Sure, it appears simpler and much less of a mental stretch to just reach for the next emotion on the scale — the next “station” on our possible broadcast in a progressive linear sense… and I’m a really big advocate for the Abraham-Hicks recommendations of just reaching for a “better feeling thought” and then another “better feeling thought” and so on.

Sometimes that approach is absolutely the only way out of a very dark place; one step at a time.

However, it’s only our smaller selves that require things to work in this linear way.

If we’re truly open to experiencing a direct transmission from the Joy Station (frequency 540FM!), and you know how to spin the dial or press your preset buttons in that way, then that’s totally possible.

Leap-Frogging The Vibrational Scale of Emotion

It’s all about allowing and openness…

Ever had a moment when you were feeling down and your best friend shows up, distracts you with a good story or puts on an awesome tune and 10 minutes later you’re laughing or dancing or just feeling like chalk-to-cheese compared to your previous state?

Yep. That.

However, it’s not reliant on other people or circumstances. You can leap-frog states by choice, with practice.

Of course, it’s important to note that leap-frogging to a much higher state may only give temporary relief. You may have a debilitating physical illness or other circumstances that will not “magically” disappear just because you’re having a laugh and a joyful moment.

However it is still a great relief in that moment and, more importantly, it’s impact over time as a practice can be far greater than smaller steps because the vibrational shift is much more powerful and can affect things in an exponentially positive way.

generating joy

Actively Generating Joy

I find that actively generating the feeling of joy is an incredible “opening” and manifestation tool and, perhaps more importantly in a way, a powerful way to quickly shift your emotional set-point at virtually any time.

Sure it often requires a little imagination, but it’s important to remember that it’s always present, just under the surface (like all possible perspectives, vibrations and emotions on this full spectrum of experience), even when it doesn’t FEEL like it at ALL.

So, because of that, we all can find ways of accessing it if we want to and are open to the possibility of it…

For me, sometimes I have been able to just sit in meditation, ask “What would joy feel like in my body right now?” and generate an almost-immediate joy response (which was MIND-BLOWING the first time it happened and I almost fell off my chair laughing as real joy bubbled up from some mysterious place in my gut and touched every corner of my being).

However, mostly I have to create pattern interrupts and be much more creative with it.

In these times, I’ve found that random flow dancing and rhythmic clapping with some wordless humming or singing and the occassional “whoop! yaaaa” (kind of “rain dance” style I guess!?) can work really well for me.

Being so random, it probably looks really silly to watch for many people (not that I’d EVER do it in front of others! haha), but that’s kind of the point…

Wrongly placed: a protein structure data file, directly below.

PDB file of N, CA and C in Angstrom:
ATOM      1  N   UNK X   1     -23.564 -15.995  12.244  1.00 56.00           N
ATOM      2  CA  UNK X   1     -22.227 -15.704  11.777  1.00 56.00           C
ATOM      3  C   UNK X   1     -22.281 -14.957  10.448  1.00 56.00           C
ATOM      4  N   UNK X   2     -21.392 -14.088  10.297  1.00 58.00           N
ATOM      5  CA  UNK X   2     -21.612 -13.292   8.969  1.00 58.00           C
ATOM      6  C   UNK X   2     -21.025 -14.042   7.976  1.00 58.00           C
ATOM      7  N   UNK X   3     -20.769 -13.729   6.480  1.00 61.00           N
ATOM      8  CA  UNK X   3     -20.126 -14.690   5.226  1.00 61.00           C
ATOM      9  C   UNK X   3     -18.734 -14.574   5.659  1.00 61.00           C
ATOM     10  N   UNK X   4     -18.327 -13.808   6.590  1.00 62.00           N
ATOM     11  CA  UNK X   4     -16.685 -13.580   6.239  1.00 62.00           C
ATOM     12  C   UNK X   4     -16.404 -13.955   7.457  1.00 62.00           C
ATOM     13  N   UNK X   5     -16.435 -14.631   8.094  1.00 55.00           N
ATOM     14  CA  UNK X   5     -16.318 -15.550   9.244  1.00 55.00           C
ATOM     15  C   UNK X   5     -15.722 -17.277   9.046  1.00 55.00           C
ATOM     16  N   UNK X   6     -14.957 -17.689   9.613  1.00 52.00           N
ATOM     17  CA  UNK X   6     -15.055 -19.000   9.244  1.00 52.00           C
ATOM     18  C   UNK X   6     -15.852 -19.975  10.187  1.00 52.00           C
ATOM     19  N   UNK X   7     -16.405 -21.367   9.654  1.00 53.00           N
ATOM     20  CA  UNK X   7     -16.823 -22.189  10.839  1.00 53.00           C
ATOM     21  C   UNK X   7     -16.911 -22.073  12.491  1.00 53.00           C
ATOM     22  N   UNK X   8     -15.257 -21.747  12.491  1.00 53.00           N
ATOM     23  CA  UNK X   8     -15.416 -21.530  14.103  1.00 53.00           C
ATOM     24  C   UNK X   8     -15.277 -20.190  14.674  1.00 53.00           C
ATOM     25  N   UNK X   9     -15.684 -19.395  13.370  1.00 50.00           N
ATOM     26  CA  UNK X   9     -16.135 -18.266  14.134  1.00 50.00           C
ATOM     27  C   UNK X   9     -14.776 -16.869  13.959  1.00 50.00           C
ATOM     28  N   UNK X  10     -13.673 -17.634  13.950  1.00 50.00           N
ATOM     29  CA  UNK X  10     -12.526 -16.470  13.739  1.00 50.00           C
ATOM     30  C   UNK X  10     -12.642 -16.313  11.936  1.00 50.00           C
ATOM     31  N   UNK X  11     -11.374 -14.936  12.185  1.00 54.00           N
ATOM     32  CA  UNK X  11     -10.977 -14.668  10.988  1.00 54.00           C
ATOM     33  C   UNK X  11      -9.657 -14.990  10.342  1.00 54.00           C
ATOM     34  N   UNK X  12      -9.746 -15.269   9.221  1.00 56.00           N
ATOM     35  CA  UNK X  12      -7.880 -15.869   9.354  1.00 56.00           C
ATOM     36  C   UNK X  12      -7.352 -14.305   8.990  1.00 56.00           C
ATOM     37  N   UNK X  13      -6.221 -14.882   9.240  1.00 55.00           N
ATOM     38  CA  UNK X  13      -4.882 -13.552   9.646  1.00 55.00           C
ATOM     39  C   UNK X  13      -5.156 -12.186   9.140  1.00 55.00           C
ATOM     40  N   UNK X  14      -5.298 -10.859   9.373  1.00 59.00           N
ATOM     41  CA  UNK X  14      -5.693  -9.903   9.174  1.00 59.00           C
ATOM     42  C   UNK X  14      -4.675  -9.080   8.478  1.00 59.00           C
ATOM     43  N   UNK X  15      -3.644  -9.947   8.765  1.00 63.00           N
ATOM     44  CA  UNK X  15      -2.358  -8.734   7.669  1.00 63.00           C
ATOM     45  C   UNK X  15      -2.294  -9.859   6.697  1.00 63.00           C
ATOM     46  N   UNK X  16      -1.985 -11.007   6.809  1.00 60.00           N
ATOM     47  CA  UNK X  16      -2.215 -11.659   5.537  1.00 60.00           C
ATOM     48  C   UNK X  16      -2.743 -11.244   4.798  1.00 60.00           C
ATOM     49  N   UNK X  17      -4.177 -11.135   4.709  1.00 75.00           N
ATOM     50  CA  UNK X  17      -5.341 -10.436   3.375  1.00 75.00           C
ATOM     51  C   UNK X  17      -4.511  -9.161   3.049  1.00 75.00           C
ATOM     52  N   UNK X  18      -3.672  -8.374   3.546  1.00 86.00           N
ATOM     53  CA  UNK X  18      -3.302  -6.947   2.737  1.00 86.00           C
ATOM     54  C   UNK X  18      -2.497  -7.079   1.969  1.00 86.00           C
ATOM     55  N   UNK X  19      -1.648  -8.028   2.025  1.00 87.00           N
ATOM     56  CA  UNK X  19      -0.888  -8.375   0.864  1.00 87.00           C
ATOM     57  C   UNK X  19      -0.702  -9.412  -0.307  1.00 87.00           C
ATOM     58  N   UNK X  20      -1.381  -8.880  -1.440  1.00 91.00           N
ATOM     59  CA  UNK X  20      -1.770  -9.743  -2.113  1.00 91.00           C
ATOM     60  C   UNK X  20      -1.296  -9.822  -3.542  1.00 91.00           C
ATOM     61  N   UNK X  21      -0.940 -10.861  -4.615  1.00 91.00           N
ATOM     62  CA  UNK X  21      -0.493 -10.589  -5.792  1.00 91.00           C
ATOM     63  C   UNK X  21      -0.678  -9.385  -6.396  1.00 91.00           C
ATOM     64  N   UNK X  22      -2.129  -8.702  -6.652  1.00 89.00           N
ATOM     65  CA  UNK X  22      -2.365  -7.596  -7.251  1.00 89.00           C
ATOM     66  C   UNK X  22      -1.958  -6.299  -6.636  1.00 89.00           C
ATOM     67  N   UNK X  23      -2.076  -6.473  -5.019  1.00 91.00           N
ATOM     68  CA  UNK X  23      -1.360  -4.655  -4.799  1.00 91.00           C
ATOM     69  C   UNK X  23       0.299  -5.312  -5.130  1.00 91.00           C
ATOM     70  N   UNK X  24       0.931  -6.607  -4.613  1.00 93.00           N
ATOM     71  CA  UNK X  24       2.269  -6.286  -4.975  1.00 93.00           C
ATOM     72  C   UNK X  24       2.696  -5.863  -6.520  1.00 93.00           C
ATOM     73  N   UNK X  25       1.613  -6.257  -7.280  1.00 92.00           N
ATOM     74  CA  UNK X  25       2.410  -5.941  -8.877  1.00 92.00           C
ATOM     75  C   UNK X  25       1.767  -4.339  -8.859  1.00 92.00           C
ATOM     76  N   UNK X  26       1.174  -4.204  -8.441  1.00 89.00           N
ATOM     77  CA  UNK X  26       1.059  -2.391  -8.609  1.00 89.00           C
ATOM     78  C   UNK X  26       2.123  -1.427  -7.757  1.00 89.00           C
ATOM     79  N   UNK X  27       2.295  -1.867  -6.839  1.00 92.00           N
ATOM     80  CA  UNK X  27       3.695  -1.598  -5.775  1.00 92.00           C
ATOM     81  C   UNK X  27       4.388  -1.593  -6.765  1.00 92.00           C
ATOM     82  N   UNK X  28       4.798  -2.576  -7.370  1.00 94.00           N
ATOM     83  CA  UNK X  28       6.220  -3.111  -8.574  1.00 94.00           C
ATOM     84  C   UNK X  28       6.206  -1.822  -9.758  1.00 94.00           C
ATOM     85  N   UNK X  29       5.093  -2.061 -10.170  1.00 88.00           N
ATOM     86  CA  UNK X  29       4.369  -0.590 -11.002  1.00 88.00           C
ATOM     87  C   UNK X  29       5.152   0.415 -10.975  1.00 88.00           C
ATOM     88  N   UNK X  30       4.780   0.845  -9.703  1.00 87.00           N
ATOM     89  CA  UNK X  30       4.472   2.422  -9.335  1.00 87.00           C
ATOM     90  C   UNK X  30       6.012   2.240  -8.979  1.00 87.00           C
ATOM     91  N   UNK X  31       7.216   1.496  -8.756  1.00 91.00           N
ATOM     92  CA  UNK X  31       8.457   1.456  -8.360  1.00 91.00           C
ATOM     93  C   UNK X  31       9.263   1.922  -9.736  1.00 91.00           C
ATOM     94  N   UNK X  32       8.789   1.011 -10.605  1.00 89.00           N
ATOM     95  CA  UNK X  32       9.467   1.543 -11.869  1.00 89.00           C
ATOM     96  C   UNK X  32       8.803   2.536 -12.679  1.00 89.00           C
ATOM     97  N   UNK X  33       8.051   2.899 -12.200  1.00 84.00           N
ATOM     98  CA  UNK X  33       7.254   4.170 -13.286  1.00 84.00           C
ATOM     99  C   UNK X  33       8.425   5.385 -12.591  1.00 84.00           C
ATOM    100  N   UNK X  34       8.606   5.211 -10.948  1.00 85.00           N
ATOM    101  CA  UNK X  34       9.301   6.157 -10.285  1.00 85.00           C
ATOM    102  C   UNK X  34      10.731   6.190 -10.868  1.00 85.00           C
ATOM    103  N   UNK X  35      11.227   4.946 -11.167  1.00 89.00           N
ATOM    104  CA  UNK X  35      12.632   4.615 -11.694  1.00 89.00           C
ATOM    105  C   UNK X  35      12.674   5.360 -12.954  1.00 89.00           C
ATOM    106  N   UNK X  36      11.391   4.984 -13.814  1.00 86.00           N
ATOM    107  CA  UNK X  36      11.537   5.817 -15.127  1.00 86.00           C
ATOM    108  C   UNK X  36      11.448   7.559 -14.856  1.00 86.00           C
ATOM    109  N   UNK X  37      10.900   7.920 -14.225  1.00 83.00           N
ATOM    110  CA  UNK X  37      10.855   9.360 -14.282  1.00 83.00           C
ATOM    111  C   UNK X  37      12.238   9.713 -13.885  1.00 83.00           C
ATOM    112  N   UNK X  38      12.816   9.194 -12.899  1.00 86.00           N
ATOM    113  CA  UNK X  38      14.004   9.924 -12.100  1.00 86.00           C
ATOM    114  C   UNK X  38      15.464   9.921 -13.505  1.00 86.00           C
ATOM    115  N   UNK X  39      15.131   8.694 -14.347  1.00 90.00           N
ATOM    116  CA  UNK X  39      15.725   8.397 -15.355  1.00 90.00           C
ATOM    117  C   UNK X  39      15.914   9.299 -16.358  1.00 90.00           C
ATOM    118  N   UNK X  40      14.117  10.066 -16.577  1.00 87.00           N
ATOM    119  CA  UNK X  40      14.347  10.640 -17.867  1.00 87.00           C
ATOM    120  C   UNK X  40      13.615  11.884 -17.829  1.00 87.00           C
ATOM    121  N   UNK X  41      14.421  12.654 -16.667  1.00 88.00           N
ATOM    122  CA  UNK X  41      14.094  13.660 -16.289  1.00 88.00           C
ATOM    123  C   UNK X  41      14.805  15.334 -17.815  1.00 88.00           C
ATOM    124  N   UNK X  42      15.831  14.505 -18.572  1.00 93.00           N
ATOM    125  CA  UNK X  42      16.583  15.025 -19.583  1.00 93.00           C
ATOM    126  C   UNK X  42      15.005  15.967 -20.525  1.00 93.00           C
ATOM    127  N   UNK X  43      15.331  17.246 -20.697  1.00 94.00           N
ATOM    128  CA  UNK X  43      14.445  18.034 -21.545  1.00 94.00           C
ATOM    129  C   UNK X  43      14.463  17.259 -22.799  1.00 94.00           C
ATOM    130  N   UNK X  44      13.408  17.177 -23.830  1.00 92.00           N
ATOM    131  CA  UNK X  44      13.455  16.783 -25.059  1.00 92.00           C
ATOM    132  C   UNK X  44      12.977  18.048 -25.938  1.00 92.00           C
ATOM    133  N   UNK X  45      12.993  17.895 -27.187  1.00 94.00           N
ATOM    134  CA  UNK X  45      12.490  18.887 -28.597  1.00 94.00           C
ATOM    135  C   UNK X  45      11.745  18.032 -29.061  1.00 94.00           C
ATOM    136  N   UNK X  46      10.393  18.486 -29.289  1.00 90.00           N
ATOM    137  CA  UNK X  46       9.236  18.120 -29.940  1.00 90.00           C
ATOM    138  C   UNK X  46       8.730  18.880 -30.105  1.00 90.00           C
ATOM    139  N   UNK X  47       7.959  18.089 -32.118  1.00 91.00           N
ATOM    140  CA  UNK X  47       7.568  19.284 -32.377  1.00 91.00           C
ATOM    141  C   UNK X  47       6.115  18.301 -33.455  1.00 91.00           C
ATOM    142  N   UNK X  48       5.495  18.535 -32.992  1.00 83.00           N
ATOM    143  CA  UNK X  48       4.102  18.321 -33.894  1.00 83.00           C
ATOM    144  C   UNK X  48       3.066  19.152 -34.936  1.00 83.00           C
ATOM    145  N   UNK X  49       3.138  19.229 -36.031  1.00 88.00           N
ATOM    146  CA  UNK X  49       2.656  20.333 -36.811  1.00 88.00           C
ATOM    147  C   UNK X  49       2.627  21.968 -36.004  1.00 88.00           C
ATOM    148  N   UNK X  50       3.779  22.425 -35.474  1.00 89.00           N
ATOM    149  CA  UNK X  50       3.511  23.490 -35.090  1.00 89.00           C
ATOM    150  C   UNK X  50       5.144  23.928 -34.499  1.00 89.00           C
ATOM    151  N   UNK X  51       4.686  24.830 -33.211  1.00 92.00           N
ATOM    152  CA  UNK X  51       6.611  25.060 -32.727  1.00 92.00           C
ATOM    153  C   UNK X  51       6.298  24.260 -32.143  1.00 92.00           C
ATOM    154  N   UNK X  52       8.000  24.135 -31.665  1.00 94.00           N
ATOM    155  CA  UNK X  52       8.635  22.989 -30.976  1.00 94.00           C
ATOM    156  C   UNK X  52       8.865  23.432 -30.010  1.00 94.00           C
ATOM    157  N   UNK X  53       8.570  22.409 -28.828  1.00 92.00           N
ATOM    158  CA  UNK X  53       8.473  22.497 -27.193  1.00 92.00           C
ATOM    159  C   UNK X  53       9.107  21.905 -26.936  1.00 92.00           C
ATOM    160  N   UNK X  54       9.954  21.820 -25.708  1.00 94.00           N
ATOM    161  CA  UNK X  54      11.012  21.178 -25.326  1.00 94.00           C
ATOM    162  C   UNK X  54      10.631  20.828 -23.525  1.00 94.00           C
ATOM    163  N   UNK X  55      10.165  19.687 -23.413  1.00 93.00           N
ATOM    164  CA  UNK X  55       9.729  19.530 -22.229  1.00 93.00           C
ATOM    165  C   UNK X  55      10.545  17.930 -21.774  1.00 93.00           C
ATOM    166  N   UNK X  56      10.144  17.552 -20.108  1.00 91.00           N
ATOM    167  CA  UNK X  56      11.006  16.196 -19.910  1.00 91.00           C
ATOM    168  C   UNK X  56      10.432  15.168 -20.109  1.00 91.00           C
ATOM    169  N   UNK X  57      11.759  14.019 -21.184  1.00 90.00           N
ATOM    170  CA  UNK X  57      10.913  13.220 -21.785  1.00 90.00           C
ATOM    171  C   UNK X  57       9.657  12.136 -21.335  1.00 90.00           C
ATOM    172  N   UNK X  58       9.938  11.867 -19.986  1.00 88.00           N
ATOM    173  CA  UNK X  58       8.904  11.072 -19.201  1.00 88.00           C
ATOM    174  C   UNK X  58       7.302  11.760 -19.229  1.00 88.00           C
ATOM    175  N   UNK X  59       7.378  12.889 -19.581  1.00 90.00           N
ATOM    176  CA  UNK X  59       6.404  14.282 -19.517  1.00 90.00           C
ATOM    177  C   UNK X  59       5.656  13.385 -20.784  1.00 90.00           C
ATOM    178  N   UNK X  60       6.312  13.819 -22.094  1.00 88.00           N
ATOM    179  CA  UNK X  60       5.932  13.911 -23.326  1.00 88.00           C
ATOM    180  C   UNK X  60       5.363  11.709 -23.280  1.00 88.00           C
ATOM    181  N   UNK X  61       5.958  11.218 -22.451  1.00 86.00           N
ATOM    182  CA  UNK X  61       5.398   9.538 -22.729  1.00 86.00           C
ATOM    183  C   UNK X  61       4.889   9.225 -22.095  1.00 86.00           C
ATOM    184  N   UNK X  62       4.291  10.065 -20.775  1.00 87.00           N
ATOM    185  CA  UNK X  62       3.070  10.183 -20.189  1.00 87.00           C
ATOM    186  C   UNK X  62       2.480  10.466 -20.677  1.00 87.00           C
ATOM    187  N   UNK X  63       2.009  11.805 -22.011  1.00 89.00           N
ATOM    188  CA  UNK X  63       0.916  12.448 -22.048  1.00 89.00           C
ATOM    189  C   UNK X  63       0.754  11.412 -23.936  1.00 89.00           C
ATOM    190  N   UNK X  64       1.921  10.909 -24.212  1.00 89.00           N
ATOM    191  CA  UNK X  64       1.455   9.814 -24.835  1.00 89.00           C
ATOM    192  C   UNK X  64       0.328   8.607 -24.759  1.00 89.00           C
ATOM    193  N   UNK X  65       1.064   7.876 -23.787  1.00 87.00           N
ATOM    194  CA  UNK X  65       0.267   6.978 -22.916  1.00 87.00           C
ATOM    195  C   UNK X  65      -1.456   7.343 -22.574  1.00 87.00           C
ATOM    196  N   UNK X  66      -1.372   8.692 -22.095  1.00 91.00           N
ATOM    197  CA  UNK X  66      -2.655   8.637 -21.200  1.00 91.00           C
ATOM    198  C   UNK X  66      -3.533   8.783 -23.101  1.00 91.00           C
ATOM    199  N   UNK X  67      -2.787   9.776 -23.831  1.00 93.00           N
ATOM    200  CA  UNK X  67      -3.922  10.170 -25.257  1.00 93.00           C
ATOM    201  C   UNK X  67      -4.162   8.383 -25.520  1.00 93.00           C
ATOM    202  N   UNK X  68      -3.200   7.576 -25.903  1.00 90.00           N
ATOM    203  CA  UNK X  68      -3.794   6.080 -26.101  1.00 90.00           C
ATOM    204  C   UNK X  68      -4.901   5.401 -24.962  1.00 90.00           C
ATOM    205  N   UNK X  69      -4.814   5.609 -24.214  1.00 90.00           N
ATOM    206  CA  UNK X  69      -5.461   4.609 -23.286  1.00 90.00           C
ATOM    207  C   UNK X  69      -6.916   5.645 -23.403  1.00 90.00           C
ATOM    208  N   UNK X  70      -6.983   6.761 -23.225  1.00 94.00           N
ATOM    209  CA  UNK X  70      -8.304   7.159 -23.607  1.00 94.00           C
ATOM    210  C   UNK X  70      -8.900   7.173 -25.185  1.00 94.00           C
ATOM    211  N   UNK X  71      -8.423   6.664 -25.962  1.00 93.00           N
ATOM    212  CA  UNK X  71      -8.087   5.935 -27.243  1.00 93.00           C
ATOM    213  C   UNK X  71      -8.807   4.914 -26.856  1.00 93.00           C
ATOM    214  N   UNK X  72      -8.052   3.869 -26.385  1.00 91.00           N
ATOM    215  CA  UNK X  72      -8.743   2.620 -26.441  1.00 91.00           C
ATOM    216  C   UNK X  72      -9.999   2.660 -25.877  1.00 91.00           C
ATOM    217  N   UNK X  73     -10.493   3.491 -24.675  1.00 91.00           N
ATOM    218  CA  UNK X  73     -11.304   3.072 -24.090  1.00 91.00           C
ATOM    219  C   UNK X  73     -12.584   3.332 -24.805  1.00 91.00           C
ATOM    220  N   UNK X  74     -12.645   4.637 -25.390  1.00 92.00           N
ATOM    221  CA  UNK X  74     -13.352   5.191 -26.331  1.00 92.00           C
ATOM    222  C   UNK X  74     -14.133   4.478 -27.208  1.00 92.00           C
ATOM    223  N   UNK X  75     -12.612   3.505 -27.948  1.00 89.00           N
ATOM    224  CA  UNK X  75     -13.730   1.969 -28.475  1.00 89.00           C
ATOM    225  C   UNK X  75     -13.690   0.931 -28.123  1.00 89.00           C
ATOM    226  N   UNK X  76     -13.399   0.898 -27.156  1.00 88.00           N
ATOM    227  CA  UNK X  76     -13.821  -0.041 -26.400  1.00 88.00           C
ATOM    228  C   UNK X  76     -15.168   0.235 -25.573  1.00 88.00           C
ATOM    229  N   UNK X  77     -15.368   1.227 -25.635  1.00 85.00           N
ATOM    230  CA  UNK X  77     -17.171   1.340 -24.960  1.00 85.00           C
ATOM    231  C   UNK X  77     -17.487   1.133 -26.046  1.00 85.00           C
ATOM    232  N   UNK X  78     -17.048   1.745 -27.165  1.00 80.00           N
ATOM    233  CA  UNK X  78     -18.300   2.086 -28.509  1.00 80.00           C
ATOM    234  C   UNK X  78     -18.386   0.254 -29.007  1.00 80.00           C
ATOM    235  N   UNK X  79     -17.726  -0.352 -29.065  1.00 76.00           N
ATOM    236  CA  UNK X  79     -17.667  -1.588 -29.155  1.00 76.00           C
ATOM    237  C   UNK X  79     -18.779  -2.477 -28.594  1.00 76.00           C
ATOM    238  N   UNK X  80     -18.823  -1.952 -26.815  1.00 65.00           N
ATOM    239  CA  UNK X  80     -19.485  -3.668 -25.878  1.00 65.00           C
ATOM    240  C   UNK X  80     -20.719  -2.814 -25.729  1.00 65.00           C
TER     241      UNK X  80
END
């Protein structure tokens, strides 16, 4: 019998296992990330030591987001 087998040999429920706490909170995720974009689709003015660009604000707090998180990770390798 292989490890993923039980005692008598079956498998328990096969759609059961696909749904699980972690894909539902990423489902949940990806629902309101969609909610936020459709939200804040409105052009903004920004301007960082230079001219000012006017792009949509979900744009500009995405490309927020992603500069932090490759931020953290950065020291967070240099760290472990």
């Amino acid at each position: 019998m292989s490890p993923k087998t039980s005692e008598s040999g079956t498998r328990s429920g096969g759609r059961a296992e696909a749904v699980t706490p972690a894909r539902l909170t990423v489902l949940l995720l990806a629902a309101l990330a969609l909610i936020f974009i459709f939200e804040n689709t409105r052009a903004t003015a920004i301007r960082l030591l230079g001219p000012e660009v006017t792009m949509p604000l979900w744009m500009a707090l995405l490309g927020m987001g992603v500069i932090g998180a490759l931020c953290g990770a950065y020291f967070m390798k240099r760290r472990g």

…It makes me smile and feel alive. And some days, when my body would otherwise feel heavy and irresponsive, that’s a small miracle.

But Why Joy Specifically and Not “Love”?

Sometimes us complicated humans can get caught up in lower vibratory experiences when trying to generate and/or express some of the other states like love. There’s a lot of “stuff” intertwined in our thoughts of what that concept of love is, so that can get in the way of the experience and quickly drag us back down (or stop us from entering a pure state at all).

Joy is much less complicated. It’s much more pure in our awareness, understanding and experience of it, so whilst it may initially seem like a harder stretch to reach for joy, that makes it easier in a way to stay present to it once we get there.

So try it out!

What have you noticed works for you? I’d love to hear about it.

Also, if you found this article helpful, I’d really appreciate your support…

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Avoiding Meaning, Releasing Ego, Finding Peace.

Have you ever had an incredibly weird, violently abrupt or annoyingly repetitive dream, woken up, and then realised that you really need to go to the bathroom?

Sometimes the dream is just there to wake us up.

Sometimes the dream is just there to wake us up.

Sometimes the dream is just there to wake us up.

No, that’s not a typo…

That’s exactly what I did this morning (after a seriously weird dream that I was tempted to try and inventively “interpret” for some deeper meaning to entertain my mind with) and, from that simple place of not-knowing, I arrived at a wonderfully peaceful place. Right here, right now, with nothing more on my mind than “right here, right now”.

And this pure “right here, right now” experience (without any fabricated narrative wrapped around it, masking it’s purity) is a really good place to be when there are “bad”, potentially stressful things happening all around us, or when we are given cause to fear about the future or the unknown (like what is happening in the world today).

So let’s not overthink it.

Bad things can just happen. Sure, many of us believe that there may be some element of karma involved, but be careful about giving these things too much meaning. Because sometimes the (bad) dream is just there to wake us up; nothing more.

There is seemingly still an intelligence behind it, as sometimes things we judge as “bad” create outcomes that are clearly very “good” (the strange dream that wakes us up to find relief).

However, getting too invested in any narrative around it is like adding weights to our hot air balloon — we can get stuck. We never fall up into the peace and infinite openness that awaits us as pure consciousness. We’re not naturally buoyant like we can be.

There’s a danger in spiritualising life too much.

Often we want to deeply spiritualise every inch of our experience, every drop, every rustle in the leaves… but invariably, we have just swapped our previous “negative” narratives for a more deliciously mysterious spiritual narrative. It’s often still just ego and projection.